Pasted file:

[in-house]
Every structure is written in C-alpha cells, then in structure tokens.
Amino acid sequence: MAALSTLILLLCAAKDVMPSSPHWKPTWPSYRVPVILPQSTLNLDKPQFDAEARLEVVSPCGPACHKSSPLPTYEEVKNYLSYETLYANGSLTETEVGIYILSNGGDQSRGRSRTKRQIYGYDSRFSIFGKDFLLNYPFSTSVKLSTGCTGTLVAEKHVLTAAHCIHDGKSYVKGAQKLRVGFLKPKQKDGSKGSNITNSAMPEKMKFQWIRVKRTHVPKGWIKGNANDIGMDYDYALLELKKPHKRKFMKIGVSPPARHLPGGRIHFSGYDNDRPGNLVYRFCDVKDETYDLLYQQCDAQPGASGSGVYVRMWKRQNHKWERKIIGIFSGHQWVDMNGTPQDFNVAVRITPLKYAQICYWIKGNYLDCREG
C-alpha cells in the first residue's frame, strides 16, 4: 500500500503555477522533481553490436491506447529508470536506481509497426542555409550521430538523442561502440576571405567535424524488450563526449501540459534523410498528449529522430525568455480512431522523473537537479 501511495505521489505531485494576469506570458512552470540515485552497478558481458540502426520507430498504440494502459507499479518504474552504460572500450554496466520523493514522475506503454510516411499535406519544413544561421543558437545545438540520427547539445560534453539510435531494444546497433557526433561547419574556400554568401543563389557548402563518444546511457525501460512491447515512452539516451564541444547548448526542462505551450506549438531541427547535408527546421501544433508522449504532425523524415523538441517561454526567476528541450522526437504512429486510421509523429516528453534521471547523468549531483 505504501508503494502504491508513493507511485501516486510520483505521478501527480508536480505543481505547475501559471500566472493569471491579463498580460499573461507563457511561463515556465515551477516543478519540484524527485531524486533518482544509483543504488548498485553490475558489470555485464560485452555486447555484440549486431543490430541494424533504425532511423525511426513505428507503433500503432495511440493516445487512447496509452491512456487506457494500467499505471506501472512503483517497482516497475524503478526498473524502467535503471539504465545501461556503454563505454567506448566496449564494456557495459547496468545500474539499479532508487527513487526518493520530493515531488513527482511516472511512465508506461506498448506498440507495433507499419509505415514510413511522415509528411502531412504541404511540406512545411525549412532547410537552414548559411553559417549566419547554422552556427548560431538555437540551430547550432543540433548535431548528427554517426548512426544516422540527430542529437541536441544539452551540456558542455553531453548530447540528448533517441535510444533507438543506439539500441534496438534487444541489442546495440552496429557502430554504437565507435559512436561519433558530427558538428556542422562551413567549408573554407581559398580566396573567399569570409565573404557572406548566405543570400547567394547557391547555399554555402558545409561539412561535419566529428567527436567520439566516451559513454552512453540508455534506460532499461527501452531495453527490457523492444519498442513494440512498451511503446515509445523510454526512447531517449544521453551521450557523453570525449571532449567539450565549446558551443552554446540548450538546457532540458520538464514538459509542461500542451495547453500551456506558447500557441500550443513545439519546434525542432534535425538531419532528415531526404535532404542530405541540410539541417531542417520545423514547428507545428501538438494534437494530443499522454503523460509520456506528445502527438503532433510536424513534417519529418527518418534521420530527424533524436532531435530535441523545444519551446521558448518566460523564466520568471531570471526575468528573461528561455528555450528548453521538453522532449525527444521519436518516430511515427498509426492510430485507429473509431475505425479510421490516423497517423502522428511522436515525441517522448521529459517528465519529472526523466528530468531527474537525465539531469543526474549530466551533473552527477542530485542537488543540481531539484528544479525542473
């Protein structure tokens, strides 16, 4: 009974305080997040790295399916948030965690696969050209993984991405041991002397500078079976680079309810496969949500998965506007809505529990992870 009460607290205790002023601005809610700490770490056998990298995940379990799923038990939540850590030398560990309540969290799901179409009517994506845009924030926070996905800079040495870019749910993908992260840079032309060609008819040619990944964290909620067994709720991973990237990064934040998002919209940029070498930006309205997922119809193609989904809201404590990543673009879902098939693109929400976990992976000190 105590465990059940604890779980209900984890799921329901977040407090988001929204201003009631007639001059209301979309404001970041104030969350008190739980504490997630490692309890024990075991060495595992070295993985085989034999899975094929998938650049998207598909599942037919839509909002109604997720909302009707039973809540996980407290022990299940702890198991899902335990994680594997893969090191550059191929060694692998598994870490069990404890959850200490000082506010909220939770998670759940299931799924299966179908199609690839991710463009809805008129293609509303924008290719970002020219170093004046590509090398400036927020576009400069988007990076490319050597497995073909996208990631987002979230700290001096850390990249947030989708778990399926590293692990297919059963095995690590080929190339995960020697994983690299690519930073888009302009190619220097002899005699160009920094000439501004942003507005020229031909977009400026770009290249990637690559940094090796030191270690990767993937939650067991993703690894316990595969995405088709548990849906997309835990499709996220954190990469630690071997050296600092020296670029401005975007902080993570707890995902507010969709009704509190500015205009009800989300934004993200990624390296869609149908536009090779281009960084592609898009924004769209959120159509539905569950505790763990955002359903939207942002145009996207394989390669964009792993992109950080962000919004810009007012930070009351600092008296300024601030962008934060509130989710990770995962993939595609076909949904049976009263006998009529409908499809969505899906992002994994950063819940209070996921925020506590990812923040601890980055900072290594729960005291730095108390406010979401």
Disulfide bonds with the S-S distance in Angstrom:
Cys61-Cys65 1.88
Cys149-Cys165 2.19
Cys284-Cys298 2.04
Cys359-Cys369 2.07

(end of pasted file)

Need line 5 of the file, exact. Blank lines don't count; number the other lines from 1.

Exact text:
């Protein structure tokens, strides 16, 4: 009974305080997040790295399916948030965690696969050209993984991405041991002397500078079976680079309810496969949500998965506007809505529990992870 009460607290205790002023601005809610700490770490056998990298995940379990799923038990939540850590030398560990309540969290799901179409009517994506845009924030926070996905800079040495870019749910993908992260840079032309060609008819040619990944964290909620067994709720991973990237990064934040998002919209940029070498930006309205997922119809193609989904809201404590990543673009879902098939693109929400976990992976000190 105590465990059940604890779980209900984890799921329901977040407090988001929204201003009631007639001059209301979309404001970041104030969350008190739980504490997630490692309890024990075991060495595992070295993985085989034999899975094929998938650049998207598909599942037919839509909002109604997720909302009707039973809540996980407290022990299940702890198991899902335990994680594997893969090191550059191929060694692998598994870490069990404890959850200490000082506010909220939770998670759940299931799924299966179908199609690839991710463009809805008129293609509303924008290719970002020219170093004046590509090398400036927020576009400069988007990076490319050597497995073909996208990631987002979230700290001096850390990249947030989708778990399926590293692990297919059963095995690590080929190339995960020697994983690299690519930073888009302009190619220097002899005699160009920094000439501004942003507005020229031909977009400026770009290249990637690559940094090796030191270690990767993937939650067991993703690894316990595969995405088709548990849906997309835990499709996220954190990469630690071997050296600092020296670029401005975007902080993570707890995902507010969709009704509190500015205009009800989300934004993200990624390296869609149908536009090779281009960084592609898009924004769209959120159509539905569950505790763990955002359903939207942002145009996207394989390669964009792993992109950080962000919004810009007012930070009351600092008296300024601030962008934060509130989710990770995962993939595609076909949904049976009263006998009529409908499809969505899906992002994994950063819940209070996921925020506590990812923040601890980055900072290594729960005291730095108390406010979401």